Readjustment in the SP revenue picture was inevitable given the way in which the business developed. With little oversight, and SPs leveraging relationships with provincial and municipal mobile operators to blast users with SMS offerings, customer acquisition tactics were aggressive and transparency in pricing and billing was poor. Customer complaints were rampant, but China Mobile needed some prodding to act. "Carriers even in developed markets don't tend to be proactive in addressing billing and other customer problems," said Midler. "In this market, it's going to be even less so." And so it fell to the MII, which in June announced its intention to clean up the SPs.
The portals themselves have tried to make lemonade of the lemons handed them by China Mobile. Rather than fight the sanctions, they've professed to being chastened, and have publicly vowed to reform themselves. On September 15, the heads of the big three chortals – Sina's Wang Yan, Sohu's Charles Zhang, and Netease's Ding Lei – met in Beijing to announce plans for self-discipline, to repair relations with the MII and their reputations with consumers.
"Self policing is usually how it ends up in China. The point has been made, the major companies have been hit, and it's been wrapped up for this round," said Norson's Carini.
Henry Yang, managing director of Shanghai- based IT analysis firm iResearch, is sanguine. "In the aftermath of the punishments, now that things are getting cleaned up, we're looking at healthier development, not an end to development."
That said, the SPs and chortals traditionally booked wireless accounts receivable as revenues. China Mobile's clampdown will see substantial reductions in actual payouts by China Mobile.
"The SPs are tap-dancing around the issue, "said Richardson. "They stopped the growth [in billing of inactive users], but there are still dead users.Now we're going to see receivables go bang in the third quarter, into the fourth quarter." Evolution Securities analyst Jim Sun has estimated that SMS revenues for major SPs will drop by as much as an average of 30% in the second half of the year.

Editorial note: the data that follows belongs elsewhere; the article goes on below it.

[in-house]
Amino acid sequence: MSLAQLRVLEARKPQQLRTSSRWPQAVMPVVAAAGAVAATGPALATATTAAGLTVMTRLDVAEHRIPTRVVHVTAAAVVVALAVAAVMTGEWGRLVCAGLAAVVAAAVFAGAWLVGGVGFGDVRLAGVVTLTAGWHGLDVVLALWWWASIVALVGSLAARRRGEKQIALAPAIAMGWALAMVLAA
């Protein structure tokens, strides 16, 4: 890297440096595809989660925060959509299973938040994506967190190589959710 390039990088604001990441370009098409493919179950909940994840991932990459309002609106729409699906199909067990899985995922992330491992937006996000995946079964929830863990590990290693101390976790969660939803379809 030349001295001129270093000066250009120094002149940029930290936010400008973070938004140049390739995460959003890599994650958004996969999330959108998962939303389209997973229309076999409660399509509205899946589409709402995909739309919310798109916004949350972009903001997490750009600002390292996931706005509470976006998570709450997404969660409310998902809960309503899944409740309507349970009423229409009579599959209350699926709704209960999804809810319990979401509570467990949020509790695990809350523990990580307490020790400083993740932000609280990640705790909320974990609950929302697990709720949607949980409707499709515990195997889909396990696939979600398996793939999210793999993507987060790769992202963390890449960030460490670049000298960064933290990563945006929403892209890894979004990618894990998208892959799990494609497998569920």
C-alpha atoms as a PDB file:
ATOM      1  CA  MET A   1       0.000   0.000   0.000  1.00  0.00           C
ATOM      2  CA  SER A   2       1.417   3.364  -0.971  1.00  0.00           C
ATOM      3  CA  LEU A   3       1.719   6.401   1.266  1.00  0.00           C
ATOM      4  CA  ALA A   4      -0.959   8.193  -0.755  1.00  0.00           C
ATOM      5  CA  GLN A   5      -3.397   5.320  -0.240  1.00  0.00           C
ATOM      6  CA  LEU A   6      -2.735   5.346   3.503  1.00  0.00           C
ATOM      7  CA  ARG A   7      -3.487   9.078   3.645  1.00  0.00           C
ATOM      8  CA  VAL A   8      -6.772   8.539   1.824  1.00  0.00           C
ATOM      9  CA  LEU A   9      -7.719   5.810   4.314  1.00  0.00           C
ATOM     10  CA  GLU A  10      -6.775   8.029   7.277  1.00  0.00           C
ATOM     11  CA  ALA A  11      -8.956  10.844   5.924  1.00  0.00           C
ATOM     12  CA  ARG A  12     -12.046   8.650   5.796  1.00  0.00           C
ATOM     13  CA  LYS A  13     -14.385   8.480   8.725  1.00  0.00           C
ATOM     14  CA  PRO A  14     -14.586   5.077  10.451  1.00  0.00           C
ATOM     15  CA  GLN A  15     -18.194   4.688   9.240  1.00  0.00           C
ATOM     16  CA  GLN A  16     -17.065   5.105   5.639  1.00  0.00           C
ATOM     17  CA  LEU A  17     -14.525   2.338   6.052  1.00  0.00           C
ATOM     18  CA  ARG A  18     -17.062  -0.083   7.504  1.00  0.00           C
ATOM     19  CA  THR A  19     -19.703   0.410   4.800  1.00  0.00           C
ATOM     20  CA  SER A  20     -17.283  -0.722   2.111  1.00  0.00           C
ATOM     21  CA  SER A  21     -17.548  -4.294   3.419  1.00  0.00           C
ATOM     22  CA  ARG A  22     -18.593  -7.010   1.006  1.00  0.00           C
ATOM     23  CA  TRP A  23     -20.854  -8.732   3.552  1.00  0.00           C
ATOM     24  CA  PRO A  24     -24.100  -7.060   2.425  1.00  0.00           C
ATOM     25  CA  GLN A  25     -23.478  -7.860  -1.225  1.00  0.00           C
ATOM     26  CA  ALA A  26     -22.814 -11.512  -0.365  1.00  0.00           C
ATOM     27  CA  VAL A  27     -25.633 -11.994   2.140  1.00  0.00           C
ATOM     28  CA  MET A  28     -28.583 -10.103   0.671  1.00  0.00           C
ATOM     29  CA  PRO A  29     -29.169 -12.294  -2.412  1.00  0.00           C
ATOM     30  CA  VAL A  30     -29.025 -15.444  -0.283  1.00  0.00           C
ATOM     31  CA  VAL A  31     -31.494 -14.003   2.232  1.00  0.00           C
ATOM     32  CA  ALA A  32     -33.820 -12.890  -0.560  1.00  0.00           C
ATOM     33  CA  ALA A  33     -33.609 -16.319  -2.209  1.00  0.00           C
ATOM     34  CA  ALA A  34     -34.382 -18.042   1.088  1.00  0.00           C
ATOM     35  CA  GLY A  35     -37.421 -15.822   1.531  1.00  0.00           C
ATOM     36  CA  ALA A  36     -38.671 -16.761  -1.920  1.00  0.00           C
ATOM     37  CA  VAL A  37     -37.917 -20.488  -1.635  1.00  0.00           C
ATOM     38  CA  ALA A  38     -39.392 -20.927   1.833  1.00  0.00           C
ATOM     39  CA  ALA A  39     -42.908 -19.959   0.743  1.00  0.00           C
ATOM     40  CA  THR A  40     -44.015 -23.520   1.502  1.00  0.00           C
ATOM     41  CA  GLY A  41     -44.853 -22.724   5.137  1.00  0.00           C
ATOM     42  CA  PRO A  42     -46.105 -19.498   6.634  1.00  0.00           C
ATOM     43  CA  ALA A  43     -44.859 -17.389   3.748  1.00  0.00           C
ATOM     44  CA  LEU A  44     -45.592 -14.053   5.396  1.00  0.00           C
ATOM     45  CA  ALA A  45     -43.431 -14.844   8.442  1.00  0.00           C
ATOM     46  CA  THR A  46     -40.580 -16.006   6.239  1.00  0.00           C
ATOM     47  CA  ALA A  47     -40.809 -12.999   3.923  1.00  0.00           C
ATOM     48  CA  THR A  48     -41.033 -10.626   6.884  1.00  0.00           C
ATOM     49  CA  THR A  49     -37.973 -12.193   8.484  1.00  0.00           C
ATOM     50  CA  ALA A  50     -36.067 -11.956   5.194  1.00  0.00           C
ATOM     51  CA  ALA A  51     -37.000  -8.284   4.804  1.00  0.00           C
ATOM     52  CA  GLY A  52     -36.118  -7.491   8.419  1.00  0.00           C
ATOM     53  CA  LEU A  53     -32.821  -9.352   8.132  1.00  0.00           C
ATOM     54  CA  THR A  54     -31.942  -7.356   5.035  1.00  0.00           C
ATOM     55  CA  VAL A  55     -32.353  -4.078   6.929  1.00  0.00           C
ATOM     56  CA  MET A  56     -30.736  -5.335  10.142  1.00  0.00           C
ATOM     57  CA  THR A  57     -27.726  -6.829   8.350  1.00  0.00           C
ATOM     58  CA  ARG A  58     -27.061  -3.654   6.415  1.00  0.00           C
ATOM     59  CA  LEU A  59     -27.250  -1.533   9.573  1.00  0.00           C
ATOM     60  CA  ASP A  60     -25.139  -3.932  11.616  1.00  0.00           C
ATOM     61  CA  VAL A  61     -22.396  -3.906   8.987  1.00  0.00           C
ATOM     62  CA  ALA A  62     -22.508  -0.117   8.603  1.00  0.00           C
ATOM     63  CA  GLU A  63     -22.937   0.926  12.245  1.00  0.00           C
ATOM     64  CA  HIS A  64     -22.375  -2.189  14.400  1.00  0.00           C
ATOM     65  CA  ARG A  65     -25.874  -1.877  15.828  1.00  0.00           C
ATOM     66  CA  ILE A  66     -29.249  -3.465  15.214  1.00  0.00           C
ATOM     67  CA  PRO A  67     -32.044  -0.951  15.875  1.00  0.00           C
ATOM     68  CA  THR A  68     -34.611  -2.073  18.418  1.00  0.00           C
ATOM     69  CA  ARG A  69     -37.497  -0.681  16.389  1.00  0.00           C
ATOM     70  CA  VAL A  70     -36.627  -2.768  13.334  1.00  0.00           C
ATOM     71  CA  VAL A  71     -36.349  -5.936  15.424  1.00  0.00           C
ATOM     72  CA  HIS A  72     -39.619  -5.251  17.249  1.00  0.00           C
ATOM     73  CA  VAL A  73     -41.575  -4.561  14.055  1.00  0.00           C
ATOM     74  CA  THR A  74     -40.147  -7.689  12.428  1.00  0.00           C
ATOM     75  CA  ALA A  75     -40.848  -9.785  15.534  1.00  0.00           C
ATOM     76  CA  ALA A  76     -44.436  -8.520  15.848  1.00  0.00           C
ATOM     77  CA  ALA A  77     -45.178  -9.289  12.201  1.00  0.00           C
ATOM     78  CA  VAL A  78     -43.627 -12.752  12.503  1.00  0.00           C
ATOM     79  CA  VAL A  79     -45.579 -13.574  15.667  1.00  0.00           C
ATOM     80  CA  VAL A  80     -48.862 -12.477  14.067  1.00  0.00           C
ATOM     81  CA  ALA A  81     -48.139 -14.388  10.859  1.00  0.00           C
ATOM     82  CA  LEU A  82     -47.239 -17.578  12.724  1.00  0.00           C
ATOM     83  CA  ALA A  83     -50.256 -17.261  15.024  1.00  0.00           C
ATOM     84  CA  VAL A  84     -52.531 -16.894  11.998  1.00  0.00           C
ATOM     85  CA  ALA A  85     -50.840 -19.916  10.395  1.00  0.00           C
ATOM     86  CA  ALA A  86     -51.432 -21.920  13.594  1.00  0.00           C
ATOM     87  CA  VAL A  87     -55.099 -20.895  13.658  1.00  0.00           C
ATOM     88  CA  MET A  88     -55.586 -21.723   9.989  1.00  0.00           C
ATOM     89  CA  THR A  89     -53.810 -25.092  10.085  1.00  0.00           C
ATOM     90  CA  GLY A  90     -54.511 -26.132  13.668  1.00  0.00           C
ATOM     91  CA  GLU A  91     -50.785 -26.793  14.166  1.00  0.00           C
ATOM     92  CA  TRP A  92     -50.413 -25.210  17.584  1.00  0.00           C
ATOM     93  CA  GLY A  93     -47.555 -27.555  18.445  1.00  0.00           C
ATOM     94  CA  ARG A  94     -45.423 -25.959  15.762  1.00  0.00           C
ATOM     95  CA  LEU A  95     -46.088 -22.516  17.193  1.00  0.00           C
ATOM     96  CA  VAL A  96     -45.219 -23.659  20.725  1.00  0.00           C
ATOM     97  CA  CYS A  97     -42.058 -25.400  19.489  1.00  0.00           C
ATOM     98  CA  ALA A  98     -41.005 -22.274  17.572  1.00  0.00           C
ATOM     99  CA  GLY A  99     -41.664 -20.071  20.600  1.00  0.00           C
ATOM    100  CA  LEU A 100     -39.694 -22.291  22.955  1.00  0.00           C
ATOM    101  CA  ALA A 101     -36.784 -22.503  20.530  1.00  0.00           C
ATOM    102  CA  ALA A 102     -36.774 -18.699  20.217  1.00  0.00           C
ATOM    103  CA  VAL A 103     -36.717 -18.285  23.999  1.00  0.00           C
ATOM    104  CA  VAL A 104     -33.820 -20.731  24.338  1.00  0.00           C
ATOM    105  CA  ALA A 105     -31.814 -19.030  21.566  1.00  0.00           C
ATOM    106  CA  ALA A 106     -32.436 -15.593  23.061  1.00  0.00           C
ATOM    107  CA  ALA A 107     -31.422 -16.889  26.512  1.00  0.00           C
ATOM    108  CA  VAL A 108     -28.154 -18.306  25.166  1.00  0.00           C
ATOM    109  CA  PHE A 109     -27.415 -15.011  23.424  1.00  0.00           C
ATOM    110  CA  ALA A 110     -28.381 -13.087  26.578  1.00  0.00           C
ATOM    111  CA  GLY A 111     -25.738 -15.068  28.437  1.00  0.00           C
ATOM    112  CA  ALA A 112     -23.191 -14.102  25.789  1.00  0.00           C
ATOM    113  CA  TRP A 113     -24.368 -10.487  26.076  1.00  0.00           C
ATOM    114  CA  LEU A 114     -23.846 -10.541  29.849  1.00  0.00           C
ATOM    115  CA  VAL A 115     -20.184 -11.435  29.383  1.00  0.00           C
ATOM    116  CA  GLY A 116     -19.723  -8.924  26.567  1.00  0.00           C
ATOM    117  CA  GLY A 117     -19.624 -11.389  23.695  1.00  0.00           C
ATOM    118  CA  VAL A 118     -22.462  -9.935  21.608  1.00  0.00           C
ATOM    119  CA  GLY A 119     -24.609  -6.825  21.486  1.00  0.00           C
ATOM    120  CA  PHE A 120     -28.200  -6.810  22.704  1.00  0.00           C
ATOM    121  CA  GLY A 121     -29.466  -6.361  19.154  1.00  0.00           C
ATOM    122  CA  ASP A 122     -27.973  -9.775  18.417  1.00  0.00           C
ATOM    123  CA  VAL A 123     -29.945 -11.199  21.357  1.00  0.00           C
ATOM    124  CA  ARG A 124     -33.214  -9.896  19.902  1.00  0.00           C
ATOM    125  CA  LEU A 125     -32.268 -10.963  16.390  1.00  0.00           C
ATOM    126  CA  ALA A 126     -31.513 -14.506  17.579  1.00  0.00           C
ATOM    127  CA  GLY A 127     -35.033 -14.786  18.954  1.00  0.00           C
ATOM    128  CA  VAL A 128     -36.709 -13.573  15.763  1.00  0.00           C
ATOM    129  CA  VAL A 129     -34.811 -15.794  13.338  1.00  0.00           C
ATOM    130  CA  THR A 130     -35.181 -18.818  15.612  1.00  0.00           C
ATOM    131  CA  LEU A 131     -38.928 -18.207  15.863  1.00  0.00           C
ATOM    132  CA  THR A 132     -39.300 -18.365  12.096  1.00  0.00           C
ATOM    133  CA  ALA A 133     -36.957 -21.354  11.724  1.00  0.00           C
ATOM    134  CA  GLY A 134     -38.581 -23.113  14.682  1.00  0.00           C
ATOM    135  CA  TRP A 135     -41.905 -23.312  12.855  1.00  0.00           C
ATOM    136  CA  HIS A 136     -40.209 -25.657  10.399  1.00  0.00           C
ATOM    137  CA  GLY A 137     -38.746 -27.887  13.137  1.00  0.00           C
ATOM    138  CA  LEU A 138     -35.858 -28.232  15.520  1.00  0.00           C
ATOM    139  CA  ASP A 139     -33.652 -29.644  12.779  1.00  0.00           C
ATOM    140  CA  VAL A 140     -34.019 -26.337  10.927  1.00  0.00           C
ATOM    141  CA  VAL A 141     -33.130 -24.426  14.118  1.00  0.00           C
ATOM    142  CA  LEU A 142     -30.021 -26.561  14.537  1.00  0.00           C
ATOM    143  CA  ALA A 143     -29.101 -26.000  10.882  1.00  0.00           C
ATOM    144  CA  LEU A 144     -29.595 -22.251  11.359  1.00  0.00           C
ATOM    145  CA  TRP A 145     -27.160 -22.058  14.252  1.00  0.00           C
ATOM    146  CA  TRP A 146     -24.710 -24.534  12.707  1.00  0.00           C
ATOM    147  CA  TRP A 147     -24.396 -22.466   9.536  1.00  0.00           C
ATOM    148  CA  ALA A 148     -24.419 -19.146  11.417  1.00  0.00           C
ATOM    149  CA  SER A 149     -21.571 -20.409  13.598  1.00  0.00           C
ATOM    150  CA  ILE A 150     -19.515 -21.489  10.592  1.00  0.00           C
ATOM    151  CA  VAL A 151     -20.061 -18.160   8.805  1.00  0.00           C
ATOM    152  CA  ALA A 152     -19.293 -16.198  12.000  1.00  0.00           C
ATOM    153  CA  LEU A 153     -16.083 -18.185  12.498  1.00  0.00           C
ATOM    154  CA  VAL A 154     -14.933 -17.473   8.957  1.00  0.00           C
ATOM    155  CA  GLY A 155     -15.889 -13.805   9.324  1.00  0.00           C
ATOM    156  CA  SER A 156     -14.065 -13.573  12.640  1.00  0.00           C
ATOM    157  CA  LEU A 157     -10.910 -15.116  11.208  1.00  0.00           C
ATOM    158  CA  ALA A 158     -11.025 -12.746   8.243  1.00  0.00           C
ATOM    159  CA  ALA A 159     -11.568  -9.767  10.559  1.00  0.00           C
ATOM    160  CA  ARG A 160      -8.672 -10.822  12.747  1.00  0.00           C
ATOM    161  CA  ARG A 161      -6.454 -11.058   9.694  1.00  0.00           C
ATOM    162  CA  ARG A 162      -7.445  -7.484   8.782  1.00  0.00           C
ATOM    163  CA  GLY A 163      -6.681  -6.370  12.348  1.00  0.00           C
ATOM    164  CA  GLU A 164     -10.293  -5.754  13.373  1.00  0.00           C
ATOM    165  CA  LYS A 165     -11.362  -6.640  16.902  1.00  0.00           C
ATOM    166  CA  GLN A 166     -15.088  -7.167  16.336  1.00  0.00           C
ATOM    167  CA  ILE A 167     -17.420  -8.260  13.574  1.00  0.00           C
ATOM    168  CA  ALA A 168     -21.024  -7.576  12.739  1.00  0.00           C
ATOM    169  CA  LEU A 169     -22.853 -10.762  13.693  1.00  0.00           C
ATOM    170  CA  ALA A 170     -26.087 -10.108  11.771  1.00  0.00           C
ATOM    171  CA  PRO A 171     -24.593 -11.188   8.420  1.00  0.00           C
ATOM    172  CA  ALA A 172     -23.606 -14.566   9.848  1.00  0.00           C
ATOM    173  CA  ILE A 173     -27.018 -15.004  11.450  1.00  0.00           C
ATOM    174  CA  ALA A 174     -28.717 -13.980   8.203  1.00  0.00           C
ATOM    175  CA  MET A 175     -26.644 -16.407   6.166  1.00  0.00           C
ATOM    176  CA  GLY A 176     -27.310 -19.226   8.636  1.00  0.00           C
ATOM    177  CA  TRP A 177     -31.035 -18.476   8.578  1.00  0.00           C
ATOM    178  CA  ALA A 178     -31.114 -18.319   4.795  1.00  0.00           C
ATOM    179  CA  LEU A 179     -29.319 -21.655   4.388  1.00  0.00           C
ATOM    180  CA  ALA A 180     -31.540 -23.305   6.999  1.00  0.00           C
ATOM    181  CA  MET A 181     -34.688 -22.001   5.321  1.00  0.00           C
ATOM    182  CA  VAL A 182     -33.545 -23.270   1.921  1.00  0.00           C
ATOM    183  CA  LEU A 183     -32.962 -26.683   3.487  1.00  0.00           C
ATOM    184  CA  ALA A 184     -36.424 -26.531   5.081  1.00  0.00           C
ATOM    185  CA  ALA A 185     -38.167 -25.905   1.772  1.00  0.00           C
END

The chortals are aware that they might take a hit. Asked about the dead user issue, Sina's Chao replied, "It's a complex question, and I can't talk too much about this topic. We're collecting data and talking to mobile companies."
While investors have tended to obsess on the vicissitudes of their wireless businesses, the chortals have not neglected other business areas. Ad revenues for the three main portals were up by an average of 55% year on year for Q2 – no surprise to anyone who's logged on to be assaulted by interminable pop-ups, floating ads, banners and buttons. "I'm optimistic about online advertising because it's the most easily advanced of all the services by the portals," said Piper- Jaffray's Rashtchy. Given that China's media is still relatively undeveloped while the chortals are now established media brands, "they don't have to compete to elbow their way in with the other media like the US portals did," Rashtchy added. All three portals are also investing heavily in the red-hot online gaming sector – with Netease showing most success in that area, its gaming revenues having nearly quadrupled even as its wireless revenues have shrunk.